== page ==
• So it may be that a higher aspirin dose, or spreading out the time between taking low-dose aspirin and Celebrex, will allow aspirin to be effective.

• However, aspirin’s undesirable effects on the gastrointestinal tract at higher doses when taken long-term would have to be taken into account.

First, though, the effect seen in the U-M study needs to be replicated in human studies, perhaps in older patients who have conditions such as rheumatoid arthritis, says Smith. If the effect holds true in people, it will be important to determine if a balance in dose and/or dose regimens can be found so that aspirin and Celebrex can both be effective.

Funding: National Institutes of Health, Heart and Stroke Foundation of Canada

References
1. Celebrex is one member of a class of drugs known as coxibs or COX-2 inhibitors, developed to selectively block the action of pain-causing enzymes while minimizing side effects such as gastrointestinal problems. Celebrex, a non-steroidal anti-inflammatory drug (NSAID) is the only coxib currently on the market in the US.

2. Article citation: “Coxibs interfere with the action of aspirin by binding tightly to one monomer of cyclooxygenase-1” PNAS, Dec 1, 2009
___
Source: University of Michigan Health System press release, Dec 15, 2009




Post a Comment

Featured Products From the ProHealth Store
FibroSleep™ Ultra ATP+, Double Strength Optimized Curcumin Longvida®

Looking for Vitamins, Herbs and Supplements?
Search the ProHealth Store for Hundreds of Natural Health Products


Article Comments



Be the first to comment on this article!

Post a Comment


 
Free Chronic Fatigue Syndrome and Fibromyalgia Newsletters
Subscribe to
Our FREE
Newsletter
Subscribe Now!
Receive up-to-date ME/CFS, Fibromyalgia & Lyme Disease treatment and research news
 Privacy Guaranteed  |  View Archives

How Glutathione Can Save Your Life

Featured Products

Energy NADH™ 12.5mg Energy NADH™ 12.5mg
Improve Energy & Cognitive Function
Mitochondria Ignite™ with NT Factor® Mitochondria Ignite™ with NT Factor®
Reduce Fatigue up to 45%
Ultra ATP+, Double Strength Ultra ATP+, Double Strength
Get energized with malic acid & magnesium
FibroSleep™ FibroSleep™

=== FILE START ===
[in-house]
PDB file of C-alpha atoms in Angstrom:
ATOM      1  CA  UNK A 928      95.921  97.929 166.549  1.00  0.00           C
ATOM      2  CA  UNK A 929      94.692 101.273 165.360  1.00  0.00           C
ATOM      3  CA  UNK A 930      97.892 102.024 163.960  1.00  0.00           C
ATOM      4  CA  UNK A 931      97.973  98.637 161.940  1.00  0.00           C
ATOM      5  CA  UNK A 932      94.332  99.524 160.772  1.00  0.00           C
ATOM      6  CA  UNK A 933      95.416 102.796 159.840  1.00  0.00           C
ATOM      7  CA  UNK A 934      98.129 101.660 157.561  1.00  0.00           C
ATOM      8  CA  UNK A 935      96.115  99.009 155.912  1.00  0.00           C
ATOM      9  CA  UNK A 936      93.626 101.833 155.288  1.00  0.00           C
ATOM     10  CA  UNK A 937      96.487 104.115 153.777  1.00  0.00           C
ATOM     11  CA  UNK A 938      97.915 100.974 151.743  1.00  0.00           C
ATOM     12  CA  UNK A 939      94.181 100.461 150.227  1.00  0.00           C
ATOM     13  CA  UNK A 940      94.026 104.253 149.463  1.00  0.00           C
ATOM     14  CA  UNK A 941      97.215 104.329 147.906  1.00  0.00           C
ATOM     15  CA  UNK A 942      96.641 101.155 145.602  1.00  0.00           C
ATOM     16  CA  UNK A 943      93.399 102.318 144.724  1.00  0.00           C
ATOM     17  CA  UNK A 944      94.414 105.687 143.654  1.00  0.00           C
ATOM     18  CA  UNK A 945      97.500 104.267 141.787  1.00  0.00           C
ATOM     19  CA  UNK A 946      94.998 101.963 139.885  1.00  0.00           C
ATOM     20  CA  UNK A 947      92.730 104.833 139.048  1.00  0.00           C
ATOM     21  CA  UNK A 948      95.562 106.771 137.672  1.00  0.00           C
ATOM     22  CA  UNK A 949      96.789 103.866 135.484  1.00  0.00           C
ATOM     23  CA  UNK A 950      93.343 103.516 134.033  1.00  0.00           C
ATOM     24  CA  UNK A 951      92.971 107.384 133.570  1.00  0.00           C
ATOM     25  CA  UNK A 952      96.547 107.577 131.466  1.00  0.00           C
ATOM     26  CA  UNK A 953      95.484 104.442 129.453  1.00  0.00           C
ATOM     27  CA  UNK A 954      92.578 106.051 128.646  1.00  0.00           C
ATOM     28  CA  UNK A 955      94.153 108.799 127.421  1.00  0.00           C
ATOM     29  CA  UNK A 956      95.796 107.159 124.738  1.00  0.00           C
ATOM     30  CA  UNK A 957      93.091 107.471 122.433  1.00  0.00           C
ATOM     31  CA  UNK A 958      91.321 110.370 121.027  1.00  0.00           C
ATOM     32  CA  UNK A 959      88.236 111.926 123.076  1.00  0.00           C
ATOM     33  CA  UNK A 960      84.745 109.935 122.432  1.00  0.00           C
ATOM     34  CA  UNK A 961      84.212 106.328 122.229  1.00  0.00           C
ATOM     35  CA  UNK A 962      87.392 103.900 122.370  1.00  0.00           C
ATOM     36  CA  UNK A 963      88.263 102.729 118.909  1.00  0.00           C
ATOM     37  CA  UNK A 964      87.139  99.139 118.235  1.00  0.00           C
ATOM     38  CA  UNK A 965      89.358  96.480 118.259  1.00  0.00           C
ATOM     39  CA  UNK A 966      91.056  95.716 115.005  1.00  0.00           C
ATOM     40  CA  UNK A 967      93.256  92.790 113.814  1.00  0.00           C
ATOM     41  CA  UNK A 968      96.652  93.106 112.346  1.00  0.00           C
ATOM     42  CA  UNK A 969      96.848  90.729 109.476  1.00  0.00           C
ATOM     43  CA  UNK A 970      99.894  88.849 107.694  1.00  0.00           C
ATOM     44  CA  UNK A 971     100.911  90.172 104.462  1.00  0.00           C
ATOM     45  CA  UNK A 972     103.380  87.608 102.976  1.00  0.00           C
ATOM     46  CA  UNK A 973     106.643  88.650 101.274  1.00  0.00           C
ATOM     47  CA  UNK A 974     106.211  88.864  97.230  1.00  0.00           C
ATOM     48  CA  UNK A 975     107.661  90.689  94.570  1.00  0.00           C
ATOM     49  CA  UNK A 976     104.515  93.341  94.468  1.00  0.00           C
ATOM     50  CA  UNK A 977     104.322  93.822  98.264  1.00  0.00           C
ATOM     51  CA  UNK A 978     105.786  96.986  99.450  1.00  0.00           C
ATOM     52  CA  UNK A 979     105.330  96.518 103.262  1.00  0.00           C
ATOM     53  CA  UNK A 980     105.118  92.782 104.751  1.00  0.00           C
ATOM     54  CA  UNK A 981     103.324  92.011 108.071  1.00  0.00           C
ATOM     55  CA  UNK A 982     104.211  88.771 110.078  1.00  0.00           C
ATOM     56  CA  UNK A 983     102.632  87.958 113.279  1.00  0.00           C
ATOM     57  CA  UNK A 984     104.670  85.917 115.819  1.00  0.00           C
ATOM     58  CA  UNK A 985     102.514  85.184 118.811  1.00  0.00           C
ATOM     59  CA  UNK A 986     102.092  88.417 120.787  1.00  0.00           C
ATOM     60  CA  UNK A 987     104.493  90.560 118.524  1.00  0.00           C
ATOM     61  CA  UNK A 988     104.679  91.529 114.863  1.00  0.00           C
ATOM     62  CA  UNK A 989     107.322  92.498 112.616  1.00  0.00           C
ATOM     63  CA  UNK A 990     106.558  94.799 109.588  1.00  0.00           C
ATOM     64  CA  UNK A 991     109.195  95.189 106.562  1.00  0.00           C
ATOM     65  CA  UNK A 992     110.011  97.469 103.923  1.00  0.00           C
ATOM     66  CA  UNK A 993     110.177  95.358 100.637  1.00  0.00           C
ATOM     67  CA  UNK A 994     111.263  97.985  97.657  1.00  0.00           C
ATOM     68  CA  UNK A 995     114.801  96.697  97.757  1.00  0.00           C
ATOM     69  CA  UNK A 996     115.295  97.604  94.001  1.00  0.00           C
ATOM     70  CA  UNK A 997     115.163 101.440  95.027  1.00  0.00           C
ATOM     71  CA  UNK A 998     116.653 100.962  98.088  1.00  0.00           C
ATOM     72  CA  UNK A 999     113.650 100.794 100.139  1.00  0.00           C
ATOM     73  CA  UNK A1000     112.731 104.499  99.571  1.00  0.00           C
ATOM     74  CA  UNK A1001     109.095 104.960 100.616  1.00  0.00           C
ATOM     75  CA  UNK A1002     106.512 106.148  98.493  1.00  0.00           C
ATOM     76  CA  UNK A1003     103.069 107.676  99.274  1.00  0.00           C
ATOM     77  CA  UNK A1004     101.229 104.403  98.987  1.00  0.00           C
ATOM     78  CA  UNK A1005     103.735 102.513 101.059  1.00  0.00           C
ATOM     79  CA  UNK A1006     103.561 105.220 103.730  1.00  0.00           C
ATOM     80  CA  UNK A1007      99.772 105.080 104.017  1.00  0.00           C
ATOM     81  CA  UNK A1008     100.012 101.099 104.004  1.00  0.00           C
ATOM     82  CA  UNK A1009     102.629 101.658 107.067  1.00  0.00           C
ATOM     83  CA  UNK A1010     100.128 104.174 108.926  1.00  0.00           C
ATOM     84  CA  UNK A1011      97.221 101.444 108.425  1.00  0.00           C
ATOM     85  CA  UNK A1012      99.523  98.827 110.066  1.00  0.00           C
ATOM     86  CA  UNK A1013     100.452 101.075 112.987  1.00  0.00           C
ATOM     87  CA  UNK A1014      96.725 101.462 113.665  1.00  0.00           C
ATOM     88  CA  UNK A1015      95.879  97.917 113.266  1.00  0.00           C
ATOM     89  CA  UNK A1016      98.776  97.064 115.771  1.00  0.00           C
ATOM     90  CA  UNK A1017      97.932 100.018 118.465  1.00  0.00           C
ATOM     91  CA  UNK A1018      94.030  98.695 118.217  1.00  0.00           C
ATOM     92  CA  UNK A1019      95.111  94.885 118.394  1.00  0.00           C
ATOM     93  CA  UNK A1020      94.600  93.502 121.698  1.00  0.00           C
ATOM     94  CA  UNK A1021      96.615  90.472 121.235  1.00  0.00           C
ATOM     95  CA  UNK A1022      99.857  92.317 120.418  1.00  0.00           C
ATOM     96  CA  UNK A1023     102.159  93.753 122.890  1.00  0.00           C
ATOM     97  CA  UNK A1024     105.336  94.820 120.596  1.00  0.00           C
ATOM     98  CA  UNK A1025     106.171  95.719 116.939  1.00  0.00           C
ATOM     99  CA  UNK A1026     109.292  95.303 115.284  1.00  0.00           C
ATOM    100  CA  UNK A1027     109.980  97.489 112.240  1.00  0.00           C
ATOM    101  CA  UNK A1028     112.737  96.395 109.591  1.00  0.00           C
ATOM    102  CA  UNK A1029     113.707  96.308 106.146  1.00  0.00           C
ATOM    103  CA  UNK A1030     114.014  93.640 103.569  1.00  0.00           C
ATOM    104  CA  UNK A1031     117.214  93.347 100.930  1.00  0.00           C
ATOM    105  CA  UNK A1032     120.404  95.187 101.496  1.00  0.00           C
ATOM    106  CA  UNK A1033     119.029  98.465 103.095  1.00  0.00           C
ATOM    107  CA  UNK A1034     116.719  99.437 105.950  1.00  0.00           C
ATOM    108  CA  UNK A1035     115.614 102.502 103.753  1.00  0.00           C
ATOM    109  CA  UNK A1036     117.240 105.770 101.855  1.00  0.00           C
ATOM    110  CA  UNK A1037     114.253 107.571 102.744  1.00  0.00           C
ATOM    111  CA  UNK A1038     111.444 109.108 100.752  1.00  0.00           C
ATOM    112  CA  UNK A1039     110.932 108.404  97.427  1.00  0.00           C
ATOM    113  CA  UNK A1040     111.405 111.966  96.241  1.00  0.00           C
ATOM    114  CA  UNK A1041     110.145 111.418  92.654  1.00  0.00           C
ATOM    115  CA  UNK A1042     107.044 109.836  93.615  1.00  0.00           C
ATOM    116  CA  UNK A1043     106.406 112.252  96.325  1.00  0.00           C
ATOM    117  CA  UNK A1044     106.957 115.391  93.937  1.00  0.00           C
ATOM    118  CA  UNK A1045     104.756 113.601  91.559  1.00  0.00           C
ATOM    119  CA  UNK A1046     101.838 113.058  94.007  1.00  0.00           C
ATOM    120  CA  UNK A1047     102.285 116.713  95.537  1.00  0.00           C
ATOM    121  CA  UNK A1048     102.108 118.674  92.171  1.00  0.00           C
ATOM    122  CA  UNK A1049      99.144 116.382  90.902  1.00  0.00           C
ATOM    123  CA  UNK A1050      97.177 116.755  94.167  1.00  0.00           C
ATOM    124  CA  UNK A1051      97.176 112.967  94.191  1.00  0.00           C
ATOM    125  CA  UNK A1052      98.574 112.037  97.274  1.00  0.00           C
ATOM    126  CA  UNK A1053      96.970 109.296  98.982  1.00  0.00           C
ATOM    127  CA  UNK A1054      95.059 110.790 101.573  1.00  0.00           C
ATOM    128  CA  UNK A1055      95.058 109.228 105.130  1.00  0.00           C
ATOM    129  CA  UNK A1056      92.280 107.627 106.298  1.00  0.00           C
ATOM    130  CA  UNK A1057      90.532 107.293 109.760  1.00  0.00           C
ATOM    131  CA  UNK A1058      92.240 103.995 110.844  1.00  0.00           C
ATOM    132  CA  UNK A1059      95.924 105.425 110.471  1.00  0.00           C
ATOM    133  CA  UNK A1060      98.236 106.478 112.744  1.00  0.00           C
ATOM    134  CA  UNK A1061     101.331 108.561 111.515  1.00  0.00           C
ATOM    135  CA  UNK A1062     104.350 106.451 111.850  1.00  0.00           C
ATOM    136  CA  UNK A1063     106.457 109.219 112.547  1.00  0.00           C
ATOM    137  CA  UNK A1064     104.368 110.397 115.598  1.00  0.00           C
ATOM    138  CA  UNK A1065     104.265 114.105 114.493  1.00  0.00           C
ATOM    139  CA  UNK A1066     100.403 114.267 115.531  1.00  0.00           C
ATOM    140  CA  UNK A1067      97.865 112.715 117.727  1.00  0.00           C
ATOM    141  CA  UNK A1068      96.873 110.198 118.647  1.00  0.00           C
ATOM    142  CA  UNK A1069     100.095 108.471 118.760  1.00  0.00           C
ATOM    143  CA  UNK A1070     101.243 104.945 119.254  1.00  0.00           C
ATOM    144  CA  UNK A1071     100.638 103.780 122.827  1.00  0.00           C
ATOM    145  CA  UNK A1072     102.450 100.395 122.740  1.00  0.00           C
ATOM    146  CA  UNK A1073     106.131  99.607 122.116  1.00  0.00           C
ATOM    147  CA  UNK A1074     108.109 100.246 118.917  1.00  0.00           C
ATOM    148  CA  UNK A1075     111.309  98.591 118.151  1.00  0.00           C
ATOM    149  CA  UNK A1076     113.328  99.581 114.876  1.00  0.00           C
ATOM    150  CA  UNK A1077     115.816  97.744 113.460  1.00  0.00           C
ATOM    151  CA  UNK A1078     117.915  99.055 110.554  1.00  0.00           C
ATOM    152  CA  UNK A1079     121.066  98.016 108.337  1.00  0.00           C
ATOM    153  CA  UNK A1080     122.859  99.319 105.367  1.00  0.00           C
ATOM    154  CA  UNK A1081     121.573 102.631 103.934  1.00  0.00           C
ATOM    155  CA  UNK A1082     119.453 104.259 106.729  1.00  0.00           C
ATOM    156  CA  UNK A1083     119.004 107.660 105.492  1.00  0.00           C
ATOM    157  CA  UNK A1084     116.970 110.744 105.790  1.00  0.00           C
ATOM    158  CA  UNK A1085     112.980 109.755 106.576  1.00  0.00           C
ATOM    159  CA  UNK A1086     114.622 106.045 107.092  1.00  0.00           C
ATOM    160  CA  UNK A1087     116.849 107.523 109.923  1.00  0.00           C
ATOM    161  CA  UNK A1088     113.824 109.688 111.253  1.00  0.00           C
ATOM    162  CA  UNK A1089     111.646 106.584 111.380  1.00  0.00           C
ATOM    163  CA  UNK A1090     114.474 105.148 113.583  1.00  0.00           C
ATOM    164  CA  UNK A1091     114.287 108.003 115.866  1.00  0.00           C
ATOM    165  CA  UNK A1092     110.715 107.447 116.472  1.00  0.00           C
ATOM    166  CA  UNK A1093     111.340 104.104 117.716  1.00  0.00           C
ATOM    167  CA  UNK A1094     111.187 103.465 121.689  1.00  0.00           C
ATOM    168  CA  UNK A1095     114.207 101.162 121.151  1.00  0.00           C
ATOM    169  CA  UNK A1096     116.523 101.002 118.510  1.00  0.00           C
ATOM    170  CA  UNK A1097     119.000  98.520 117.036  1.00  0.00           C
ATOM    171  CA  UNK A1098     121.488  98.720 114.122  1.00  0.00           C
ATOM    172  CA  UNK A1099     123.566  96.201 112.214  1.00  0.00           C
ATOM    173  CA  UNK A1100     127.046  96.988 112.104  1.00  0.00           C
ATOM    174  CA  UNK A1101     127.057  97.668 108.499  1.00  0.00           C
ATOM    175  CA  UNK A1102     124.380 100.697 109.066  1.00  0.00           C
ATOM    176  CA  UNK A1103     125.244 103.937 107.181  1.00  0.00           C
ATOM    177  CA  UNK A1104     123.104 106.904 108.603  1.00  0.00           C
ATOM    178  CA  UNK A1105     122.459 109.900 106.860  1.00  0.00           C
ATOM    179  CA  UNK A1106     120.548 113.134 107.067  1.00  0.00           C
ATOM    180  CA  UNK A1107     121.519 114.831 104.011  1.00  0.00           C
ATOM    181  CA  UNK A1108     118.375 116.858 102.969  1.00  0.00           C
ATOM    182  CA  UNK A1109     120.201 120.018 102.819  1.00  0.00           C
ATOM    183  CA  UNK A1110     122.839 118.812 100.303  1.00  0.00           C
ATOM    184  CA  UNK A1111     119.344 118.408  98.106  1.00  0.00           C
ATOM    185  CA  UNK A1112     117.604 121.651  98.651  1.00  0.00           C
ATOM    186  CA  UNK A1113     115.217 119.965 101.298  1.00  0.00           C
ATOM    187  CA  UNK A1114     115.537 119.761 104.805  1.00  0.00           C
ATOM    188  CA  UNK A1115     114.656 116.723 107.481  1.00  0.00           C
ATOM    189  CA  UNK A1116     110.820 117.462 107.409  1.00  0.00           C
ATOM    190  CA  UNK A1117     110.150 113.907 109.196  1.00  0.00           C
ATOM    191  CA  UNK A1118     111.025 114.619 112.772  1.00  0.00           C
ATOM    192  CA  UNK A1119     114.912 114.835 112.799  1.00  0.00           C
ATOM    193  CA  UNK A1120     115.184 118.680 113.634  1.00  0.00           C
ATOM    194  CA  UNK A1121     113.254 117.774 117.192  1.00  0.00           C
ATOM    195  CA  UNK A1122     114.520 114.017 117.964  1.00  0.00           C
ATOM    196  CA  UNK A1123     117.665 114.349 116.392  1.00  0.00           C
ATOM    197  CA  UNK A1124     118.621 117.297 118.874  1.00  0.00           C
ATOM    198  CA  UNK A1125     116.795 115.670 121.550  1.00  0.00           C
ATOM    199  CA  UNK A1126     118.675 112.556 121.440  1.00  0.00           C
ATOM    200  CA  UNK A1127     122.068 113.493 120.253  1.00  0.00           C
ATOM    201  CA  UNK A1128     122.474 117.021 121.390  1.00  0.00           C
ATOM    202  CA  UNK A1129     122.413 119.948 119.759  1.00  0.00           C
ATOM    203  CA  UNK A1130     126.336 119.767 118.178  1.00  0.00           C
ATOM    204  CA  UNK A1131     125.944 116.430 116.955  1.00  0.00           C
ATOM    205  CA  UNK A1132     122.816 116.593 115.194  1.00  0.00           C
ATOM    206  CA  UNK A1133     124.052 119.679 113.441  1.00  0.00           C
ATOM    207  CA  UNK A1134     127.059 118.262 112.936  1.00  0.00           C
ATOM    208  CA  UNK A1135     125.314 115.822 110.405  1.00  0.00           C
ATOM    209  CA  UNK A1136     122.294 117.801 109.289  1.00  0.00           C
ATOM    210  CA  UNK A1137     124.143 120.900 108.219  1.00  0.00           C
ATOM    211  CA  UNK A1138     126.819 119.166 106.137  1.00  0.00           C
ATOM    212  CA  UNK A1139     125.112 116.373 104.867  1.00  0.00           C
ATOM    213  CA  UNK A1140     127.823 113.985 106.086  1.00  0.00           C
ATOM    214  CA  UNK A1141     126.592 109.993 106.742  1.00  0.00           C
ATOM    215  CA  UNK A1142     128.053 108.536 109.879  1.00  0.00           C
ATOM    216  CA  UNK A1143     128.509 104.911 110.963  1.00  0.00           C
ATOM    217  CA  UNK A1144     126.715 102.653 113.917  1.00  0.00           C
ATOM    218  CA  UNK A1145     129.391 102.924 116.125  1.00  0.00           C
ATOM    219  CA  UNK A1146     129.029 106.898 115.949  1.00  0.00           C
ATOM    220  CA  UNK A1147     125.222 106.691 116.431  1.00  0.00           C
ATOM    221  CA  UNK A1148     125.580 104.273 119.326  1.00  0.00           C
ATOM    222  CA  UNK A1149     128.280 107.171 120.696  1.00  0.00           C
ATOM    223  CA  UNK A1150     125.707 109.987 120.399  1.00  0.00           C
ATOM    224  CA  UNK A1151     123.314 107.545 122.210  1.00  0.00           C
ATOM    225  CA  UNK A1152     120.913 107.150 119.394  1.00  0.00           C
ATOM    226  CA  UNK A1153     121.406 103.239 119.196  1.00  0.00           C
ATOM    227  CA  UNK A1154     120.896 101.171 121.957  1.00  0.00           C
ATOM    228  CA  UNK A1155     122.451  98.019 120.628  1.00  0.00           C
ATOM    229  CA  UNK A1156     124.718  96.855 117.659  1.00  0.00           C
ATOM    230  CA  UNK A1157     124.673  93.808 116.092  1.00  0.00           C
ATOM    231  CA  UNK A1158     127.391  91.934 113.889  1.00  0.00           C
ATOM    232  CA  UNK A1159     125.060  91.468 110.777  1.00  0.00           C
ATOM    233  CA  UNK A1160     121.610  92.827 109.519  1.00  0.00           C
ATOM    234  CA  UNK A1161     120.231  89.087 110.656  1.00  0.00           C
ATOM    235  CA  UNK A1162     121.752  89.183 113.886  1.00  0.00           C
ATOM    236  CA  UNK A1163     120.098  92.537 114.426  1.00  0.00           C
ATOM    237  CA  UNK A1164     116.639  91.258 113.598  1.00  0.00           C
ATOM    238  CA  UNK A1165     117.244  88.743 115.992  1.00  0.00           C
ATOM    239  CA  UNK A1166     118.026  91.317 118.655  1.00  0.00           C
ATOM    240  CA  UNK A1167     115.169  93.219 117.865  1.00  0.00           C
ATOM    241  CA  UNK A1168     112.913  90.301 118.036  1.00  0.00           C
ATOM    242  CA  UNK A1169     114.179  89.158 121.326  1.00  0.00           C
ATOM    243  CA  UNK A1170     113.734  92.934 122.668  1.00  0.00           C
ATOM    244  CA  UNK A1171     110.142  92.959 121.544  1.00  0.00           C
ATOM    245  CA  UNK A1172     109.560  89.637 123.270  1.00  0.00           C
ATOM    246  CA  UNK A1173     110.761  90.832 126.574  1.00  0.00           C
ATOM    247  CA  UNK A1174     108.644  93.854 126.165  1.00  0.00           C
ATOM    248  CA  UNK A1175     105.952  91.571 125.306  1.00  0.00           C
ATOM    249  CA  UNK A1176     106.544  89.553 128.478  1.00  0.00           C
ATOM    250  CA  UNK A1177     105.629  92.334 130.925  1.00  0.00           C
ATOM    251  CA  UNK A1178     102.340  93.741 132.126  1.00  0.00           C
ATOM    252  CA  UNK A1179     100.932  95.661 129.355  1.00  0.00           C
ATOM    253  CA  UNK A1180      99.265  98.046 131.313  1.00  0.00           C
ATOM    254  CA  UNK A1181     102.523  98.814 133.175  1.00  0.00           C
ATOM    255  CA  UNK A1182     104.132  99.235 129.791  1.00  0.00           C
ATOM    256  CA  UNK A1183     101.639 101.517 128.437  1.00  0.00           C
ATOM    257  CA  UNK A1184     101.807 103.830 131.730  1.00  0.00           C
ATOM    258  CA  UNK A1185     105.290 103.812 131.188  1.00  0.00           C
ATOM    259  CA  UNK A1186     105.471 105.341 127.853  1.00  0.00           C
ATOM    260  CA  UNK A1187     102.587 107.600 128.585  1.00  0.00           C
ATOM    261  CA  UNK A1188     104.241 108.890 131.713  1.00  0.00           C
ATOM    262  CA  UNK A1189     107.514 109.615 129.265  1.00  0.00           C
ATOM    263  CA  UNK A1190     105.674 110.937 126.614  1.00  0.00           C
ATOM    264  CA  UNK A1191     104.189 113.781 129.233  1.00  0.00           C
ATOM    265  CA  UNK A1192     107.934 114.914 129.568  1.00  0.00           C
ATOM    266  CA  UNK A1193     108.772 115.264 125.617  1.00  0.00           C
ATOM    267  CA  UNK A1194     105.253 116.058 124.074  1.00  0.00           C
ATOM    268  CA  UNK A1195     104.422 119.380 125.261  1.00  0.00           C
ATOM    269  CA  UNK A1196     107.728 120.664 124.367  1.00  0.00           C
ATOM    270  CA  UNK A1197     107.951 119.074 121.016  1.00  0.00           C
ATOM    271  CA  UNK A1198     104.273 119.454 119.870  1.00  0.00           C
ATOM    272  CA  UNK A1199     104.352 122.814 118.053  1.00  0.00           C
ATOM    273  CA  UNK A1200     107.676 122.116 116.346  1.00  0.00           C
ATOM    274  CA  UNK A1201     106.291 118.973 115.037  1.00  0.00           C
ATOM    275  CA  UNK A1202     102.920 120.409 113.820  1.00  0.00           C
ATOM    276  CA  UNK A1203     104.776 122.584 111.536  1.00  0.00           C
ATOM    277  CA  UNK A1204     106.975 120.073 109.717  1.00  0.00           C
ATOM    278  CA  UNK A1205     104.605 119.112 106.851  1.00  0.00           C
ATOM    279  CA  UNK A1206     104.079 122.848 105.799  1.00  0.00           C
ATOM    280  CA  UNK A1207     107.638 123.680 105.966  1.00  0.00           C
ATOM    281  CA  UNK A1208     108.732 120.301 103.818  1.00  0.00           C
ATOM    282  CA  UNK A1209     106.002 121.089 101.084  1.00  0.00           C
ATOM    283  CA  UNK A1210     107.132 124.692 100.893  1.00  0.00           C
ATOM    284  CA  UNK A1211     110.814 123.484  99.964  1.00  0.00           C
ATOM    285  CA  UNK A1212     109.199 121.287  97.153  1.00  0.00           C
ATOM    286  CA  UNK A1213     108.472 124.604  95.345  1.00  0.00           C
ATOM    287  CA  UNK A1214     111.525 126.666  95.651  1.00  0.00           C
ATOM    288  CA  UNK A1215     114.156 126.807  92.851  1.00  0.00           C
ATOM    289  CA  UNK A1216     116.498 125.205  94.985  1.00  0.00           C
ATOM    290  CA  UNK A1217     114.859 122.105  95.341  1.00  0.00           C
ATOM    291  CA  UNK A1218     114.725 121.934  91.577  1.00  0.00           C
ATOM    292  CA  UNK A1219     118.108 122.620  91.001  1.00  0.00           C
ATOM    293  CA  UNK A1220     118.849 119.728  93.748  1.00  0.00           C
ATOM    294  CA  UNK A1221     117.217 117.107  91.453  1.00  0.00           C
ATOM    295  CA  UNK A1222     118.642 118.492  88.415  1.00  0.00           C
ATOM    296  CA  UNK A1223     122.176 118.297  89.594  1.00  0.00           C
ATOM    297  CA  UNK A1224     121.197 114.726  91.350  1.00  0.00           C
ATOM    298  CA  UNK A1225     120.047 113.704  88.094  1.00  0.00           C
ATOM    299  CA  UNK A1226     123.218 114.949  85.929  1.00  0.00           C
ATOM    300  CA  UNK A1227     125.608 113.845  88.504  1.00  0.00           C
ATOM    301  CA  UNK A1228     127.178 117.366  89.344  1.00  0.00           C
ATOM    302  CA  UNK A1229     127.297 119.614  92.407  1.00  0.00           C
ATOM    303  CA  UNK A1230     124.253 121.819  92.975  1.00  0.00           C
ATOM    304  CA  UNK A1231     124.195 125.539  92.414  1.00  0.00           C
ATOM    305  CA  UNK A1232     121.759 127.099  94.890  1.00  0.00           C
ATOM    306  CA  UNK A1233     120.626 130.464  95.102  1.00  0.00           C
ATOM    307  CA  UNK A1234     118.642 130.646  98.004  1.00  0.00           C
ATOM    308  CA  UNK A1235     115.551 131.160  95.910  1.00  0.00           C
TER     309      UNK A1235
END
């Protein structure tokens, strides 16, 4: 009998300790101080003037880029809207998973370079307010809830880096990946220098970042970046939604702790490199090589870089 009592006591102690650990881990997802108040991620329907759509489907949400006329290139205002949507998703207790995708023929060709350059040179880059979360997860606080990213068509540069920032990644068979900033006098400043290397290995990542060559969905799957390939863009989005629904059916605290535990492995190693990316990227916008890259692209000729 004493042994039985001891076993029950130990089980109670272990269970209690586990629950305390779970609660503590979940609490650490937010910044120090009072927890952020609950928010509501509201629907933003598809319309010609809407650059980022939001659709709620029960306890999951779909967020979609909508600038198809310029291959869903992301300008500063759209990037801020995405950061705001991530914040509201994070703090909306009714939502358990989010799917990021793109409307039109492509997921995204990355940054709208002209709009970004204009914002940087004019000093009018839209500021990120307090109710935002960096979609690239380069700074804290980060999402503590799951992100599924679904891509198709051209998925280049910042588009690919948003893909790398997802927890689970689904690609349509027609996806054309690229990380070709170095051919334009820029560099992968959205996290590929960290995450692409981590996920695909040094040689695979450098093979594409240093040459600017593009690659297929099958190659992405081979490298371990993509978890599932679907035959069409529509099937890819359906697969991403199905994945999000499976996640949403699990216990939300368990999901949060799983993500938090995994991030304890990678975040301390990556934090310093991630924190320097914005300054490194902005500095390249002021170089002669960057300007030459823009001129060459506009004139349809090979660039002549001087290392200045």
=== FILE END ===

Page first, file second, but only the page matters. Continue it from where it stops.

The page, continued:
The All-in-One Natural Sleep Aid
Ultra EPA  - Fish Oil Ultra EPA - Fish Oil
Ultra concentrated source of essential fish oils

Natural Remedies

Vitamin E: Super Antioxidant We Only Thought We Knew Vitamin E: Super Antioxidant We Only Thought We Knew
Curcumin - a Golden Gift of Nature with Benefits Still Untold Curcumin - a Golden Gift of Nature with Benefits Still Untold
The Fast-Acting Solution for Healthy Digestive Function The Fast-Acting Solution for Healthy Digestive Function
Magnesium + Malic Acid: One-Two Punch for Pain & Fatigue Magnesium + Malic Acid: One-Two Punch for Pain & Fatigue
Quercetin: Natural Support for Allergy & Inflammation Relief and More Quercetin: Natural Support for Allergy & Inflammation Relief and More

FIBROMYALGIA
What is Fibromyalgia?
Fibromyalgia Diagnosis
Fibromyalgia Symptoms
Fibromyalgia Causes
Fibromyalgia Treatments
Fibromyalgia Diet
Fibromyalgia Medications
M.E. & CFS
What is M.E./CFS?
M.E./CFS Diagnosis
M.E./CFS Symptoms
M.E./CFS Causes
M.E./CFS Treatments
M.E./CFS Diet
M.E./CFS Medications
LYME DISEASE
What is Lyme Disease?
Lyme Disease Diagnosis
Lyme Disease Symptoms
Lyme Disease Causes
Lyme Disease Treatments
Lyme Disease Diet
Lyme Disease Medications
FORUMS
Fibromyalgia
M.E. & CFS
Lyme Disease
General Health
WHOLESALE
AFFILIATES GUARANTEE
PRIVACY
CONTACT US
LIBRARY
RSS
SITE MAP
ProHealth on Facebook  ProHealth on Twitter  ProHealth on Pinterest  ProHealth on Google Plus
Credit Card Processing